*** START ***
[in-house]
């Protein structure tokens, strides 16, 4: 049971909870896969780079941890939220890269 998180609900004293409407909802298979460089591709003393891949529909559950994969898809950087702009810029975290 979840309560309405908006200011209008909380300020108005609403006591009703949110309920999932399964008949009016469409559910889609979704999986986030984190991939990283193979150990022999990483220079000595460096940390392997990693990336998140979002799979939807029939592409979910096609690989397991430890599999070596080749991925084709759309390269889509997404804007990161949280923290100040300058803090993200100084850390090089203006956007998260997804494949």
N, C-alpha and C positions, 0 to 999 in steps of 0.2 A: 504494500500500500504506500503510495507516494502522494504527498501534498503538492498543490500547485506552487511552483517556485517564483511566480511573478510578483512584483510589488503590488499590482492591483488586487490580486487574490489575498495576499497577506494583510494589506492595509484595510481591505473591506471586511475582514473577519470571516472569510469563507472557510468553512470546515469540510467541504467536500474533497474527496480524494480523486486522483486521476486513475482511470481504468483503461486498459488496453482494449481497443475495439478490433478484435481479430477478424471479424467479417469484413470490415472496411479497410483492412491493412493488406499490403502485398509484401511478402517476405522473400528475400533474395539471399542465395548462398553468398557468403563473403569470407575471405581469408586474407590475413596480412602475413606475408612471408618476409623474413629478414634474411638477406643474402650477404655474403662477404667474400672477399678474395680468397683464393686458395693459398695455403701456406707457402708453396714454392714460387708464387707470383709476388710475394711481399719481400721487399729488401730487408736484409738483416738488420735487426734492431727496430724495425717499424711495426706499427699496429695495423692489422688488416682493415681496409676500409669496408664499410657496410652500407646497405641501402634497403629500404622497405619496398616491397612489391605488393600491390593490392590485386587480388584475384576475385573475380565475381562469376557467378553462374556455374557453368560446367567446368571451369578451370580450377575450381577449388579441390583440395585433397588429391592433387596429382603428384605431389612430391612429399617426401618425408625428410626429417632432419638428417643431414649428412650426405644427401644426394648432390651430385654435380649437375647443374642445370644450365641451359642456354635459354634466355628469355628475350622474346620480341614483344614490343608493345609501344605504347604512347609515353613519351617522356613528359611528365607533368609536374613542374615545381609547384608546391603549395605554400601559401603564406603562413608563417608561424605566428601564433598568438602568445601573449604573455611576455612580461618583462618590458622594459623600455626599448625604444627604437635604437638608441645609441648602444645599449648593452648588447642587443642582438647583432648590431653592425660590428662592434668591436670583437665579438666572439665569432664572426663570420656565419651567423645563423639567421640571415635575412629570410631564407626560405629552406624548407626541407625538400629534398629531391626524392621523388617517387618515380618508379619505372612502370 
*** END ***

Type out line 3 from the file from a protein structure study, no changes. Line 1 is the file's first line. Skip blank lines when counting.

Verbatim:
N, C-alpha and C positions, 0 to 999 in steps of 0.2 A: 504494500500500500504506500503510495507516494502522494504527498501534498503538492498543490500547485506552487511552483517556485517564483511566480511573478510578483512584483510589488503590488499590482492591483488586487490580486487574490489575498495576499497577506494583510494589506492595509484595510481591505473591506471586511475582514473577519470571516472569510469563507472557510468553512470546515469540510467541504467536500474533497474527496480524494480523486486522483486521476486513475482511470481504468483503461486498459488496453482494449481497443475495439478490433478484435481479430477478424471479424467479417469484413470490415472496411479497410483492412491493412493488406499490403502485398509484401511478402517476405522473400528475400533474395539471399542465395548462398553468398557468403563473403569470407575471405581469408586474407590475413596480412602475413606475408612471408618476409623474413629478414634474411638477406643474402650477404655474403662477404667474400672477399678474395680468397683464393686458395693459398695455403701456406707457402708453396714454392714460387708464387707470383709476388710475394711481399719481400721487399729488401730487408736484409738483416738488420735487426734492431727496430724495425717499424711495426706499427699496429695495423692489422688488416682493415681496409676500409669496408664499410657496410652500407646497405641501402634497403629500404622497405619496398616491397612489391605488393600491390593490392590485386587480388584475384576475385573475380565475381562469376557467378553462374556455374557453368560446367567446368571451369578451370580450377575450381577449388579441390583440395585433397588429391592433387596429382603428384605431389612430391612429399617426401618425408625428410626429417632432419638428417643431414649428412650426405644427401644426394648432390651430385654435380649437375647443374642445370644450365641451359642456354635459354634466355628469355628475350622474346620480341614483344614490343608493345609501344605504347604512347609515353613519351617522356613528359611528365607533368609536374613542374615545381609547384608546391603549395605554400601559401603564406603562413608563417608561424605566428601564433598568438602568445601573449604573455611576455612580461618583462618590458622594459623600455626599448625604444627604437635604437638608441645609441648602444645599449648593452648588447642587443642582438647583432648590431653592425660590428662592434668591436670583437665579438666572439665569432664572426663570420656565419651567423645563423639567421640571415635575412629570410631564407626560405629552406624548407626541407625538400629534398629531391626524392621523388617517387618515380618508379619505372612502370 